If you’re best mates with Larry, then, perhaps you’ll be able to get him to do the necessary recompilations for you! Mere mortals, however, are stuck with the unhappy fact that vast swathes of the Oracle 12c code-base has not been compiled to be position-independent… and there’s nothing you can do to fix that when your version of gcc insists that it should be.

The problem doesn’t manifest itself on all distros: Ubuntu 16.04, for example, has no problem installing 12c at all (apart from the usual ones associated with not using a supported distro, of course!) But Ubuntu 16.10 does have this fatal problem. Similarly, Debian 8 is fine with Oracle 12c, but Debian 9 (the testing branch, so not yet ready for mainstream release) fails. And whereas Manjaro didn’t have a problem earlier in the year when I first released my mercury pre-installer script, it does now.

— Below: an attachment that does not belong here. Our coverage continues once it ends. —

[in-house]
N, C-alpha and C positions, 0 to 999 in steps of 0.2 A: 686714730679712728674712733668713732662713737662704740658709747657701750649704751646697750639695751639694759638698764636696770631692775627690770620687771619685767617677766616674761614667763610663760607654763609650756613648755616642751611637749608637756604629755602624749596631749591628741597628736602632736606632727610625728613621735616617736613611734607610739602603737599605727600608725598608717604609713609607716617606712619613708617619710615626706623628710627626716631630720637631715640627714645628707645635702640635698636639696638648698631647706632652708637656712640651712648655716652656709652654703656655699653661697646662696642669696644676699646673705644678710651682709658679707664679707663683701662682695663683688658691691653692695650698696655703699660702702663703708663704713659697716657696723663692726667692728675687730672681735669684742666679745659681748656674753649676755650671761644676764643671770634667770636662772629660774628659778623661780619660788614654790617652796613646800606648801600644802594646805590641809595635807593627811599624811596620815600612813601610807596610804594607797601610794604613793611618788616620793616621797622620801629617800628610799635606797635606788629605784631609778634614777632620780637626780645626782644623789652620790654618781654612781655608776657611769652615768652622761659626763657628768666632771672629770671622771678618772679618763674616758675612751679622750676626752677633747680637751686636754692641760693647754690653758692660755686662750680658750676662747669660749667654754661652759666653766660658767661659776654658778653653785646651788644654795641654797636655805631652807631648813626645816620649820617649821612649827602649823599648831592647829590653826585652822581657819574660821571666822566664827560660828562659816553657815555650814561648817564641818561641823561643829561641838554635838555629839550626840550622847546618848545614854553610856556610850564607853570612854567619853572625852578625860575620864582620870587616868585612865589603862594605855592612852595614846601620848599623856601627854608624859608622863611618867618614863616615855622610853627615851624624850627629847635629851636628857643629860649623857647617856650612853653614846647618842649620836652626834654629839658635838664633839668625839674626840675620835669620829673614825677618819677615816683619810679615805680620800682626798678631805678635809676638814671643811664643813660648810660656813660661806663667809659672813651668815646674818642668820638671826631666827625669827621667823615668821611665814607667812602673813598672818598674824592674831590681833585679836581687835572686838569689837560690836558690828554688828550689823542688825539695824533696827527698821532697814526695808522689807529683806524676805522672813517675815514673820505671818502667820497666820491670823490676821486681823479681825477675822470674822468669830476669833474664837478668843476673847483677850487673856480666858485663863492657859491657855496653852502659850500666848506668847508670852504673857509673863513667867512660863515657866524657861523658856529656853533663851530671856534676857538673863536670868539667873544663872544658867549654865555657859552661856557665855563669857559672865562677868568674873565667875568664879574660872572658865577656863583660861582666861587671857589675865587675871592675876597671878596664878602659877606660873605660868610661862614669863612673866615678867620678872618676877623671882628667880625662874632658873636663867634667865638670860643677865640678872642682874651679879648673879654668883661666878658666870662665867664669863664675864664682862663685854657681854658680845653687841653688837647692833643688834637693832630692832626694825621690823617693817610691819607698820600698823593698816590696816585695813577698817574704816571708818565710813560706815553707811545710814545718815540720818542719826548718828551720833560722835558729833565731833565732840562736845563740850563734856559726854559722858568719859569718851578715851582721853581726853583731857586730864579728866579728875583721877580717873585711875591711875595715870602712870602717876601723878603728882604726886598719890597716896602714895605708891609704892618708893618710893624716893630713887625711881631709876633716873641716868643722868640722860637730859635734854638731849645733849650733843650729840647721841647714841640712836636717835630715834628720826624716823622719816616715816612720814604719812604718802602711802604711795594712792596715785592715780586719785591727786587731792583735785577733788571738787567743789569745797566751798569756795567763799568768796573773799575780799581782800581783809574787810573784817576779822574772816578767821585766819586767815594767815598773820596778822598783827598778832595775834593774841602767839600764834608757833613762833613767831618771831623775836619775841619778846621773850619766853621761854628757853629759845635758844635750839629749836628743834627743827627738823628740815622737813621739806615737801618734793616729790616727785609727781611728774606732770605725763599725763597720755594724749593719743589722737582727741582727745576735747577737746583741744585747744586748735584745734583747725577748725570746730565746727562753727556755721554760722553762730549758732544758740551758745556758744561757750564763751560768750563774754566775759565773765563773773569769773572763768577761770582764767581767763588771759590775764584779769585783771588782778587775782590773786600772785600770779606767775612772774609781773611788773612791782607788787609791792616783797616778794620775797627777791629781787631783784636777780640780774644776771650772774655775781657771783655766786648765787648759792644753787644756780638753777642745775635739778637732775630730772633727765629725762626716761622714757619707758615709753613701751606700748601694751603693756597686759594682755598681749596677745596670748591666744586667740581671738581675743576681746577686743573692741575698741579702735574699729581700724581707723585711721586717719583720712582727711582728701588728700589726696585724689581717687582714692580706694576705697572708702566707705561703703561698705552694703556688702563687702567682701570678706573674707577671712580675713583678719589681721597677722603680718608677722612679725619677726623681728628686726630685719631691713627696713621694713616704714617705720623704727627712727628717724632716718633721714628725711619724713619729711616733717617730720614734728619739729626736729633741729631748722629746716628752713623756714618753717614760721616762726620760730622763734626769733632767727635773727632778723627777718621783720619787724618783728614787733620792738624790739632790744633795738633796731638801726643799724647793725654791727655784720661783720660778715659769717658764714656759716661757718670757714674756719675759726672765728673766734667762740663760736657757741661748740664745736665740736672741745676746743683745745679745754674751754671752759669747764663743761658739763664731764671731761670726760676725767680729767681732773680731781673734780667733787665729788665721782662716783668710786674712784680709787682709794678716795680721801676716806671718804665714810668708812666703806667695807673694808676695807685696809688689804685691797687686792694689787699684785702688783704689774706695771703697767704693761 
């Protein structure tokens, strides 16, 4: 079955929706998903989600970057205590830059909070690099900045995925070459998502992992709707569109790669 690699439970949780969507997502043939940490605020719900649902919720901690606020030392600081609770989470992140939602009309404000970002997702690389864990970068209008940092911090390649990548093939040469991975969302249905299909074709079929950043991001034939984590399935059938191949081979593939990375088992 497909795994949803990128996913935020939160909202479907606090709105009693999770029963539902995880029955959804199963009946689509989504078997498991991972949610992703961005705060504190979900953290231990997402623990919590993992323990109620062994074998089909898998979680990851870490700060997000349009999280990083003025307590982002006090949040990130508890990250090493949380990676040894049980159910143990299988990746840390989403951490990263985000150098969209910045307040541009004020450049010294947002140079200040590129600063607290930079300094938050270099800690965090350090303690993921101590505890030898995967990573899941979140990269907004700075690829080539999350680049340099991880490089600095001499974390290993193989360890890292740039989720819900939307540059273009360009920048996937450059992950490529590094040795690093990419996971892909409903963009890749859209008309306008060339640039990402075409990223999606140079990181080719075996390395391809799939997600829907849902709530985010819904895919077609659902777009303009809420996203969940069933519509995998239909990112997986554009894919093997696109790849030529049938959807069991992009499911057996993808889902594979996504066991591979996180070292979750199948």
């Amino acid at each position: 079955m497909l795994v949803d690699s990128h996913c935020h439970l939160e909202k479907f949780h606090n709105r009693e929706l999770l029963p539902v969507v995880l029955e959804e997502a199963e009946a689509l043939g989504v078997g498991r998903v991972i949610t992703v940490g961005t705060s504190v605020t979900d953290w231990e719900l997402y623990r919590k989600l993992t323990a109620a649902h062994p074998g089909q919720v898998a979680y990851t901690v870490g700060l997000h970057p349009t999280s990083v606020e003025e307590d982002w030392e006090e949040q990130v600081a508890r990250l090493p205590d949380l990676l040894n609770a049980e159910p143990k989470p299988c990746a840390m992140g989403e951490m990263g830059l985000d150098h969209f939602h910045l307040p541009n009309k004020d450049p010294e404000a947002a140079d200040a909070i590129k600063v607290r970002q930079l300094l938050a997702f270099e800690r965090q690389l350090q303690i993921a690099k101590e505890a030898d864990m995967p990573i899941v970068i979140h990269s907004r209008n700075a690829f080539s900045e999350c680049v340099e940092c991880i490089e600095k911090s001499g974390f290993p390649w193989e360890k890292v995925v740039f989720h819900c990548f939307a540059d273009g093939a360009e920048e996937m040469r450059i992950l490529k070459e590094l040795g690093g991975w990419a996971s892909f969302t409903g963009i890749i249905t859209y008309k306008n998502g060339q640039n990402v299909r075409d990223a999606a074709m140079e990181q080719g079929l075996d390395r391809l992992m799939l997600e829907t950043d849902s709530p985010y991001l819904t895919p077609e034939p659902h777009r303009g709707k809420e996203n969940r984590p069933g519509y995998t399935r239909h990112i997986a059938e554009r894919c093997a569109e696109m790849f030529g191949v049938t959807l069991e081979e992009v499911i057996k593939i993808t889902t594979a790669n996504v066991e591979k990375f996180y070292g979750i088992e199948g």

This, of course, gives us a clue: there’s clearly some component of these distros which is being upgraded over time so that later releases fail where earlier ones didn’t. So what’s the upgraded component causing all the trouble?

Perhaps unsurprisingly, given that it’s a compilation error that shows you there’s a problem in the first place, it turns out that the gcc compiler is the culprit.

If you do a fresh install of Ubuntu 16.04 (the long-term support version, so still very much current and relevant), whilst making sure NOT to update anything as part of the installation process itself, issuing the command gcc -v will show you that version 5.4.0 is in use. Do the same thing on Ubuntu 16.10, however, and you’ll discover you’re now using gcc version 6.2.0.